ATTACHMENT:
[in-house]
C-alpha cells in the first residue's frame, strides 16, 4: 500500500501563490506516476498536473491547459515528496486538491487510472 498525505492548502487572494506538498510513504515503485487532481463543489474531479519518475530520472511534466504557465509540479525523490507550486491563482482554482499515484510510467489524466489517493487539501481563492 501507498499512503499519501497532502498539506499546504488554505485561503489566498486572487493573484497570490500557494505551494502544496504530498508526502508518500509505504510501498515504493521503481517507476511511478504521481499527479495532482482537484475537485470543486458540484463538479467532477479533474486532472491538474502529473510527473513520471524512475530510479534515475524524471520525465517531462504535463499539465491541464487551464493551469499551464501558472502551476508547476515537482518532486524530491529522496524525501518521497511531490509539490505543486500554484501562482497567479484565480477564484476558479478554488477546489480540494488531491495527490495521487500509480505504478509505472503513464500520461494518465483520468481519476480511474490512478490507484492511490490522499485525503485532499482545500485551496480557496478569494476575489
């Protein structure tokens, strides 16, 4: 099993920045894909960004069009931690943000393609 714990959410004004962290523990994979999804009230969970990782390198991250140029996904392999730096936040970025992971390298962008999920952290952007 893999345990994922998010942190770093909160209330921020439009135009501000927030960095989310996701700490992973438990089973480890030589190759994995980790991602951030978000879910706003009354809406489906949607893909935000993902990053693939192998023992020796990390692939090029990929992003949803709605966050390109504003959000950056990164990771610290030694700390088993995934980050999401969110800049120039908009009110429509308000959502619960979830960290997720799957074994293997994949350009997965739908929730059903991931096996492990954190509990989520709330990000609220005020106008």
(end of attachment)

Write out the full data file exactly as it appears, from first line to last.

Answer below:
[in-house]
C-alpha cells in the first residue's frame, strides 16, 4: 500500500501563490506516476498536473491547459515528496486538491487510472 498525505492548502487572494506538498510513504515503485487532481463543489474531479519518475530520472511534466504557465509540479525523490507550486491563482482554482499515484510510467489524466489517493487539501481563492 501507498499512503499519501497532502498539506499546504488554505485561503489566498486572487493573484497570490500557494505551494502544496504530498508526502508518500509505504510501498515504493521503481517507476511511478504521481499527479495532482482537484475537485470543486458540484463538479467532477479533474486532472491538474502529473510527473513520471524512475530510479534515475524524471520525465517531462504535463499539465491541464487551464493551469499551464501558472502551476508547476515537482518532486524530491529522496524525501518521497511531490509539490505543486500554484501562482497567479484565480477564484476558479478554488477546489480540494488531491495527490495521487500509480505504478509505472503513464500520461494518465483520468481519476480511474490512478490507484492511490490522499485525503485532499482545500485551496480557496478569494476575489
């Protein structure tokens, strides 16, 4: 099993920045894909960004069009931690943000393609 714990959410004004962290523990994979999804009230969970990782390198991250140029996904392999730096936040970025992971390298962008999920952290952007 893999345990994922998010942190770093909160209330921020439009135009501000927030960095989310996701700490992973438990089973480890030589190759994995980790991602951030978000879910706003009354809406489906949607893909935000993902990053693939192998023992020796990390692939090029990929992003949803709605966050390109504003959000950056990164990771610290030694700390088993995934980050999401969110800049120039908009009110429509308000959502619960979830960290997720799957074994293997994949350009997965739908929730059903991931096996492990954190509990989520709330990000609220005020106008």